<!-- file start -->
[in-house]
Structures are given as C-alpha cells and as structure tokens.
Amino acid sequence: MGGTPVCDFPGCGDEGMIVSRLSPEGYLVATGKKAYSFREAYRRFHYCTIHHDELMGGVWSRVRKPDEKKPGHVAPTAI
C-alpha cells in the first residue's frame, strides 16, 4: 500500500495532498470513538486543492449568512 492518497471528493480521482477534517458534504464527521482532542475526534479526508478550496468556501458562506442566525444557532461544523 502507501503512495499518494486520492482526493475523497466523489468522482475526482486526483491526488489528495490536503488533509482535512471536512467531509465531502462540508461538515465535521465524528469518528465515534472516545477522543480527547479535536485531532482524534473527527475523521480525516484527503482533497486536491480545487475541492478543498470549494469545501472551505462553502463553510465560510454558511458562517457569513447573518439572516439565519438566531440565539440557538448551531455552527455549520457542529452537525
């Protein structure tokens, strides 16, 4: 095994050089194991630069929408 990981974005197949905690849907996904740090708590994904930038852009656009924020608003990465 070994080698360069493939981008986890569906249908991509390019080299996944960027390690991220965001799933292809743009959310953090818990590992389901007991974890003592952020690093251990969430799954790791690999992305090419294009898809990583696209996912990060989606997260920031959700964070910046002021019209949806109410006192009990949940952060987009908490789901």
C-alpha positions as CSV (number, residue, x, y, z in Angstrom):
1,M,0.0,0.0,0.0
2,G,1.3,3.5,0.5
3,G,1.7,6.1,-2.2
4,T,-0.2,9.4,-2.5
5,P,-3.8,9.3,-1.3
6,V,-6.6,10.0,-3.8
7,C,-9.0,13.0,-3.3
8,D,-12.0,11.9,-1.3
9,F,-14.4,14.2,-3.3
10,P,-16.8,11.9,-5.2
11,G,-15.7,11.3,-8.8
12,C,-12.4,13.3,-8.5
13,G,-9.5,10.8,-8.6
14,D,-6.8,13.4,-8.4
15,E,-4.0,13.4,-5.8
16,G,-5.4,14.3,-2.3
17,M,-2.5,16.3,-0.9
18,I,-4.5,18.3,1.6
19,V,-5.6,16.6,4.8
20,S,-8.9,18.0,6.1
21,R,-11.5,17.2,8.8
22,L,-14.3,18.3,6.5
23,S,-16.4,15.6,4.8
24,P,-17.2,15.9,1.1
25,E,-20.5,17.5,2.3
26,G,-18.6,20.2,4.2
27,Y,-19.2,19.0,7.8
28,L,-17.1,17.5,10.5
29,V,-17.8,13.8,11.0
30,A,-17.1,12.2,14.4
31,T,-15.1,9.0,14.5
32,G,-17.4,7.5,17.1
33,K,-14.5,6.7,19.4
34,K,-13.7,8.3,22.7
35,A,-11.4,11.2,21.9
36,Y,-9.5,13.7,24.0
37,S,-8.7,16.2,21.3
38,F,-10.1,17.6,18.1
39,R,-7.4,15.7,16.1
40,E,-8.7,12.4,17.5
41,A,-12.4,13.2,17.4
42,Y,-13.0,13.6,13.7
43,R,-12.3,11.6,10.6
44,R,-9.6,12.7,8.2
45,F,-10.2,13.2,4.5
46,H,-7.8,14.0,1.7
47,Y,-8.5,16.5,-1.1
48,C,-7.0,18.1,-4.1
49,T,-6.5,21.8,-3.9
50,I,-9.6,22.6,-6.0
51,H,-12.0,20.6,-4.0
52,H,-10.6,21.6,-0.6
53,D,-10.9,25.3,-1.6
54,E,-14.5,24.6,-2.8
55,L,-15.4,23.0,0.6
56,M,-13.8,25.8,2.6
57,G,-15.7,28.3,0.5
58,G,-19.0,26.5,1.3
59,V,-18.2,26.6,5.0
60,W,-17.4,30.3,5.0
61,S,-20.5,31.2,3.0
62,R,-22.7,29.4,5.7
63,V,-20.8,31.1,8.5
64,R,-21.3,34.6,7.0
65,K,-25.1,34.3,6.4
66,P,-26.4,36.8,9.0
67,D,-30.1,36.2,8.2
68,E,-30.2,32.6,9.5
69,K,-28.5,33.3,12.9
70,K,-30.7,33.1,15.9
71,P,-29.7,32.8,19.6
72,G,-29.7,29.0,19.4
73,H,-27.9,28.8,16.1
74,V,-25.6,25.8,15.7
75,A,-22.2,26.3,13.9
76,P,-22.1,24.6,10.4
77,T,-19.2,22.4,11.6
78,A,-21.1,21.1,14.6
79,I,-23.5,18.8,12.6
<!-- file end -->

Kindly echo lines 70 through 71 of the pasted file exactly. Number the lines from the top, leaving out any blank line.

64,R,-21.3,34.6,7.0
65,K,-25.1,34.3,6.4